Photo by Patricia Duncan

I will take the way you folded the towels and looped the toilet paper under and the way you made eggs, not because I believe in the rightness or wrongness of your technique but because of the muscle memory of these acts seems silly to change now.

I will take the good sex to remember I was once desirable to you. I will leave you the bad sex, the times I didn't come or said her name instead of yours, framed on the night table so that when you pick up the phone late at night, drunk or horny, maybe you'll think better of calling me.


I will take your nasty e-mails, the accusing voicemails, the letters in which you told me you weren't in love with me anymore, in case the urge to romanticize you during the aforementioned times rears its ugly head.

I will take your advice, when you told me to look people in the eye, to shake hands firmly, to never give anyone the satisfaction of knowing that they hurt you.

I will leave being beta, mousy, insecure, my default mode of placing myself second. You will not want these, either, although for a time, stripped of your power, you will think I have put them in the side zipper of your suitcase or in the air-conditioning vent or some other place in which they will be hard to find, and you will carry them with you like the smell of garlic on your fingers. I will take my voice, discovered almost too late, from where it was shoved in the utensil drawer next to the never-used batter scraper from a Pampered Chef party.

I will leave your family. I will block you after you text to invite me to your grandmother's funeral, your grandmother who I loved as my own. Although it will be hard, I will not wonder, five years later, if your sister is still in remission. When I see your asshole brother at Starbucks, it will be an earthquake that only the two of us feel, shaking our cups and hands, vibrating our vocal cords like rigging on a sailboat, that I will fight, not alter my course and cross the café to lay empty pleasantries by his scone or to have the last word about something.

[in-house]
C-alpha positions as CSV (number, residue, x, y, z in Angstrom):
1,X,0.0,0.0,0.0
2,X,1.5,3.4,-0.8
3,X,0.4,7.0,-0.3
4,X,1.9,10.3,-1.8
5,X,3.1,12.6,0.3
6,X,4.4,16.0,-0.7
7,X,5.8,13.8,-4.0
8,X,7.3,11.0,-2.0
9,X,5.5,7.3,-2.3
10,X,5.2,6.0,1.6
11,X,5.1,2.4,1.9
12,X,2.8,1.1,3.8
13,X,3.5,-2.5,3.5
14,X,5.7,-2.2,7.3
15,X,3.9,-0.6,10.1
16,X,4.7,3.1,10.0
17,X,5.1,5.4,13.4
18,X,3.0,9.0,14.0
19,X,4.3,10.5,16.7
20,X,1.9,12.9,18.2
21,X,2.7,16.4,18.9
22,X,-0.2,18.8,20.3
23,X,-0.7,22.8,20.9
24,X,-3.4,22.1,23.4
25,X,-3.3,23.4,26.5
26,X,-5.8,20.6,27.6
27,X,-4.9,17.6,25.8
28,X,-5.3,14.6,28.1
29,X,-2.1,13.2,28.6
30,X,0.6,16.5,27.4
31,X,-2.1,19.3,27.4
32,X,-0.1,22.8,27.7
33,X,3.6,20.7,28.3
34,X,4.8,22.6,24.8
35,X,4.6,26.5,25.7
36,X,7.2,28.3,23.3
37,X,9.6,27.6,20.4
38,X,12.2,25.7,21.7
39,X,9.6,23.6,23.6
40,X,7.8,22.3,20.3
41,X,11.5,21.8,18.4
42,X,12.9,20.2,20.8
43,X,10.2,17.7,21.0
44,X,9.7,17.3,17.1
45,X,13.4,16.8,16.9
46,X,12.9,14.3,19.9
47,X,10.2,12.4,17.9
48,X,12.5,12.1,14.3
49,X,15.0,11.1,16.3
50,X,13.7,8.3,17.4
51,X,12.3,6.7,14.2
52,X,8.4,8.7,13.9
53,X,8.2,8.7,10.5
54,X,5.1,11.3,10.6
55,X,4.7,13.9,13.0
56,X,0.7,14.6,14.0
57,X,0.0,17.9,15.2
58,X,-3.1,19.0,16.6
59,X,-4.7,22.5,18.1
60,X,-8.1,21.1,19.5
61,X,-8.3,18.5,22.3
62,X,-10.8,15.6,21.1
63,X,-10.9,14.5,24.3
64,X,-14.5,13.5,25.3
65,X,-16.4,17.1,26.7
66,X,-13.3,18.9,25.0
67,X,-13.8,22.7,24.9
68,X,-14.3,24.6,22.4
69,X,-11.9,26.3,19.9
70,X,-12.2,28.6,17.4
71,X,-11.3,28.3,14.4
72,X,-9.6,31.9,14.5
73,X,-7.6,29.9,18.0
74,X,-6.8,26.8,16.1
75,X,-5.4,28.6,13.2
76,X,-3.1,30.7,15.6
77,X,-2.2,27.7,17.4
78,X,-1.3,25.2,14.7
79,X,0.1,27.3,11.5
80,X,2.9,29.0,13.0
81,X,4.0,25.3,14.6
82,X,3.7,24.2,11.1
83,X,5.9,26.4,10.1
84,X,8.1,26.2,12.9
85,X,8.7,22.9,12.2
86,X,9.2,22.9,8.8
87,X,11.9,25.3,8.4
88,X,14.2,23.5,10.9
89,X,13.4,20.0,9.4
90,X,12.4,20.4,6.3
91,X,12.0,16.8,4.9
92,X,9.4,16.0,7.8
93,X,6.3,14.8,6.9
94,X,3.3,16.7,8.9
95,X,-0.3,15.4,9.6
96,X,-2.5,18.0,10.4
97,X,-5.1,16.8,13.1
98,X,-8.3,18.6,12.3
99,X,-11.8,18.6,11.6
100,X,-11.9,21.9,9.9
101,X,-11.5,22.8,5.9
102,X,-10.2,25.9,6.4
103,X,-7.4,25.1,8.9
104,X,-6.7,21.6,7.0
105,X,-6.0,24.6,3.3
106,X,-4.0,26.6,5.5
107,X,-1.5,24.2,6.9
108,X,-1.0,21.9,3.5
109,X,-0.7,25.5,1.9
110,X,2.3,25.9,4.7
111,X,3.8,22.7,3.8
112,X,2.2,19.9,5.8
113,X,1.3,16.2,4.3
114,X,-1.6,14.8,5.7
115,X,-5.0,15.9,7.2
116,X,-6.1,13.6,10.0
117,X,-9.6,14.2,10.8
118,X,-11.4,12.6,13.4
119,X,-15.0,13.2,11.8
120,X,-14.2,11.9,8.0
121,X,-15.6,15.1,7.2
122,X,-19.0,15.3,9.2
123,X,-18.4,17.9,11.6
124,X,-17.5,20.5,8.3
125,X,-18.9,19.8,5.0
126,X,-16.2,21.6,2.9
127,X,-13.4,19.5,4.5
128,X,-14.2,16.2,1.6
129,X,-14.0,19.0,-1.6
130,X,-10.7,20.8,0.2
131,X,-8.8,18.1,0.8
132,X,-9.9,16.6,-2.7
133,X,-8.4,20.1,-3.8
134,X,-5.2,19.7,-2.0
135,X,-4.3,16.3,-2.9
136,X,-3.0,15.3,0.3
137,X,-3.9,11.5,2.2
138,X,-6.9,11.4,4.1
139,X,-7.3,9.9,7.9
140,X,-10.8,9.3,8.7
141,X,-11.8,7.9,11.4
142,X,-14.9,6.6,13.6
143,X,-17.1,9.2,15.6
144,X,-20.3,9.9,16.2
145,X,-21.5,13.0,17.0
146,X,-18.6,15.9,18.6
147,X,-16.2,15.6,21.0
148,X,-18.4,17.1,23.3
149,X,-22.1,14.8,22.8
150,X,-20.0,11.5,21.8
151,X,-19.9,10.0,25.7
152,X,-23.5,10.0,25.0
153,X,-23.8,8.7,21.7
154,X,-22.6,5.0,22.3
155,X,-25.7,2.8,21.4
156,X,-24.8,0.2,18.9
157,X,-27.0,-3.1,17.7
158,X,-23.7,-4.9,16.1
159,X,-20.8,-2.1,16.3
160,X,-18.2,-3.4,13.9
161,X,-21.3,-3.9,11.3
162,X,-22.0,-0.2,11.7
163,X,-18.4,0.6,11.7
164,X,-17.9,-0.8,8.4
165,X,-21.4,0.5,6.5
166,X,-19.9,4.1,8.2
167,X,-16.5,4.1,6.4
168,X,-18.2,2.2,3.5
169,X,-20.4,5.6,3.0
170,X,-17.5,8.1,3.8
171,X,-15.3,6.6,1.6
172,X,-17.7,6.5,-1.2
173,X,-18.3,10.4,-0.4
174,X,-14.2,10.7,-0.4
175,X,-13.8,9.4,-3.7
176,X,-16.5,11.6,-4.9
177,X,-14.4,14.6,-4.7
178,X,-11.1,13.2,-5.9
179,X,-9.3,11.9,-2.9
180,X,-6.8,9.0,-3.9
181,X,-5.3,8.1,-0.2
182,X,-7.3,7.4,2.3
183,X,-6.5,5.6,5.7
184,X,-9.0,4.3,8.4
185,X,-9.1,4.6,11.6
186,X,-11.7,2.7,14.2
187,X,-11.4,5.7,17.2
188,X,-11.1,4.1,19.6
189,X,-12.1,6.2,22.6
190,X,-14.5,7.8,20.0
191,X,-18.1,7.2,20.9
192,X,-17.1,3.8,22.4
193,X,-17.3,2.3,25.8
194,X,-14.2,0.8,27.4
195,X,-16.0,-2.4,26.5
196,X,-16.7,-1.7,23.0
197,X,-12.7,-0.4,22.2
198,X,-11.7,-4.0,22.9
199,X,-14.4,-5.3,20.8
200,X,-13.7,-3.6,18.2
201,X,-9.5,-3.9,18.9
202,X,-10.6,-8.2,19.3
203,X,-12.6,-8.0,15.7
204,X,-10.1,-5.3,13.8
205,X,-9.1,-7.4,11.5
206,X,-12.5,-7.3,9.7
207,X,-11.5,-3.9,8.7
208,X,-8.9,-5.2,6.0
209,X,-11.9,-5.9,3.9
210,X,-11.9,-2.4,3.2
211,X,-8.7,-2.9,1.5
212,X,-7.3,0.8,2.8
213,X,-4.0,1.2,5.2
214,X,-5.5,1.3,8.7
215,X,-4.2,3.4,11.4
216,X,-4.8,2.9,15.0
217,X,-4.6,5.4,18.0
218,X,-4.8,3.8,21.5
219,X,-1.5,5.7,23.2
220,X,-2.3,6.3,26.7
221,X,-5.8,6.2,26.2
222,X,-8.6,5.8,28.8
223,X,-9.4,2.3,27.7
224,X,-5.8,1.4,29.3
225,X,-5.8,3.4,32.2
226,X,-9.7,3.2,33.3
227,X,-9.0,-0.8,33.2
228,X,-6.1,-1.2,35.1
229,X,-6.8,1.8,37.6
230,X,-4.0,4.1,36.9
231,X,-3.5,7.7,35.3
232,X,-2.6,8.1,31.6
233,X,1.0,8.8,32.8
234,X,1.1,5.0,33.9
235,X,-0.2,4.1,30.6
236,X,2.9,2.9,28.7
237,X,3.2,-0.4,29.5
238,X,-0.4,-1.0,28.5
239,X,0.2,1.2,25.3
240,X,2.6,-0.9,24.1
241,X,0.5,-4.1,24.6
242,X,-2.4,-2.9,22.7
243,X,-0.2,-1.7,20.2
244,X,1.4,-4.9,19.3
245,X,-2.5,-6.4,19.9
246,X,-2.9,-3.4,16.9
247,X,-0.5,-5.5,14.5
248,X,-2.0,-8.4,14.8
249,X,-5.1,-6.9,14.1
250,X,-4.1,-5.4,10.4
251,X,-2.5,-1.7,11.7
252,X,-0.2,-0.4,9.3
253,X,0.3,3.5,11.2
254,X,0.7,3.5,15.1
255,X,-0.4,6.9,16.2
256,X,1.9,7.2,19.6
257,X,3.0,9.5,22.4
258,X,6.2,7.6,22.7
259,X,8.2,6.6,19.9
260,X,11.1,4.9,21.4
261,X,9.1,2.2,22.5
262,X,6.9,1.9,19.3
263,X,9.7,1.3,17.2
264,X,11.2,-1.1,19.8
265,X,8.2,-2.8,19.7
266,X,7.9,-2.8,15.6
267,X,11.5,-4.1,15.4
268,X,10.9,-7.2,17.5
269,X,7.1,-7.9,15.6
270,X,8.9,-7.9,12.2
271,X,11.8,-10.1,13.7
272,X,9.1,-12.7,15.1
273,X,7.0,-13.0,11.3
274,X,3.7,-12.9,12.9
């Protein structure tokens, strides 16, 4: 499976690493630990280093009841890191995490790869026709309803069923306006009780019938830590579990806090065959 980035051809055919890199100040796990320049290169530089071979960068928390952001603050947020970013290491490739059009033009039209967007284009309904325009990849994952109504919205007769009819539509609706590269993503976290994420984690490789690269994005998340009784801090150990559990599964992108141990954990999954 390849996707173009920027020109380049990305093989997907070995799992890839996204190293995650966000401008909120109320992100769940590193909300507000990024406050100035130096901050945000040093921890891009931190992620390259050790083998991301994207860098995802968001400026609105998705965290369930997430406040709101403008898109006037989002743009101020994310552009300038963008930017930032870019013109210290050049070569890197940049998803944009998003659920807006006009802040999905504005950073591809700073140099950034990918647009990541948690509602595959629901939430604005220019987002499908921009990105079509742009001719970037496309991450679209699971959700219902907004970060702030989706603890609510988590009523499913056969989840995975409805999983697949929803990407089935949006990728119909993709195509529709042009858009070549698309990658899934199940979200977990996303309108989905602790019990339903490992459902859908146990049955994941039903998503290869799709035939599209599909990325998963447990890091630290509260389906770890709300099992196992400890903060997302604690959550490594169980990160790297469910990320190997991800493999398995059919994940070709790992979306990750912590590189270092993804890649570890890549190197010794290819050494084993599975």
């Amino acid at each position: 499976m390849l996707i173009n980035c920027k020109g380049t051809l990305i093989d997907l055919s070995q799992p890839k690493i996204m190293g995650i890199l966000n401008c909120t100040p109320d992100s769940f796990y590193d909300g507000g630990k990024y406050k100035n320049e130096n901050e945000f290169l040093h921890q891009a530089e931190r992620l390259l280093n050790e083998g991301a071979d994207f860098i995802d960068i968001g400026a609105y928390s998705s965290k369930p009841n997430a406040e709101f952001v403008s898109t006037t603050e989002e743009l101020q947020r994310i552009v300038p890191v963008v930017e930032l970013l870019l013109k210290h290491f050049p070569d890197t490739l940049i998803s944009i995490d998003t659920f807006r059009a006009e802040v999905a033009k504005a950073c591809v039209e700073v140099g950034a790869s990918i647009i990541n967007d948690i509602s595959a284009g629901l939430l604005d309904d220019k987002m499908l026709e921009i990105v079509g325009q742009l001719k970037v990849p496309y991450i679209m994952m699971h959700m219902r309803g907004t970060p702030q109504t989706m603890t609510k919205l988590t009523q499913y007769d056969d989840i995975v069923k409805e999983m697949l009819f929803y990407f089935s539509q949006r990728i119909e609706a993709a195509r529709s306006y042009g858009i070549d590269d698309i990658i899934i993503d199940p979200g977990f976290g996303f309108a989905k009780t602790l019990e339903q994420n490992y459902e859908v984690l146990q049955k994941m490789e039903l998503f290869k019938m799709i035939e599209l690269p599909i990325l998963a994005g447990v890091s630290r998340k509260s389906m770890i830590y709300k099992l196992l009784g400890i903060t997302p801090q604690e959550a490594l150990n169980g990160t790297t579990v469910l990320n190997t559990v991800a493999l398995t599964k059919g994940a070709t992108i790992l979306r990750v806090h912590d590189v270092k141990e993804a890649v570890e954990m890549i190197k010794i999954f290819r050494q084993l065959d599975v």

I will take our friends—who were my friends first—and I will feel secretly angry and betrayed that although I have told them how you treated me, what a narcissistic bitch you were, they still like your Facebook posts, answer "maybe" to the events in which you invite them, sometimes actually see you.

Because of them and because of you, I will take suspicion and fear of commitment. Fool me twice, shame on me.

You will take the television, the stereo, the bedroom furniture from IKEA, the expensive hiking gear.

You will take all the times you were right, because they were always the most important thing to you.

You will take our dog, even though I am home more often, am better prepared to care for her. For some reason, I do not fight you on this; maybe I want you to have someone who will always love you because, after ten years of living with you, I'm not sure anyone else will.

You want me to take the blame for the relationship ending because, technically, in the vacuum of your logic, I was the one who left.

And you will insist I take your regrets, that you shouldn't have been so critical, so quick to anger, so jealous and controlling. That you wish you had appreciated me more, that you hadn't cheated. You will press them on me when I leave, like a missionary tract or a Jehovah's Witness pamphlet. You will hope I examine them later, in some moment of reflection, and convert back to your way of thinking.

Neither of us will take the photos, those memories, the ones before we got the iPhones, the thousands of our relationship over the years, visiting the coasts, the Sears Building in Chicago, sipping margaritas at some Puerto or Villa, toasting at weddings, family birthdays, holidays. The photos that seemed so certain, like mercury on a cut or a radical mastectomy or morning in America, of our happiness but now feel so dated, not just our clothes and hairstyles and smooth, unlined faces, but our belief that love conquered all even in the face of diametrically opposed outlooks. The ones that will sit on the curb, with audiocassettes of U2 and VHS tapes of "Friends," the things that other people don't want, either. The things we thought, at some point, we absolutely needed.

Jen Michalski's second novel, "The Summer She Was Under Water," was just released by Queens Ferry Press. She is the editor of the journal "JMWW" and host of Starts Here!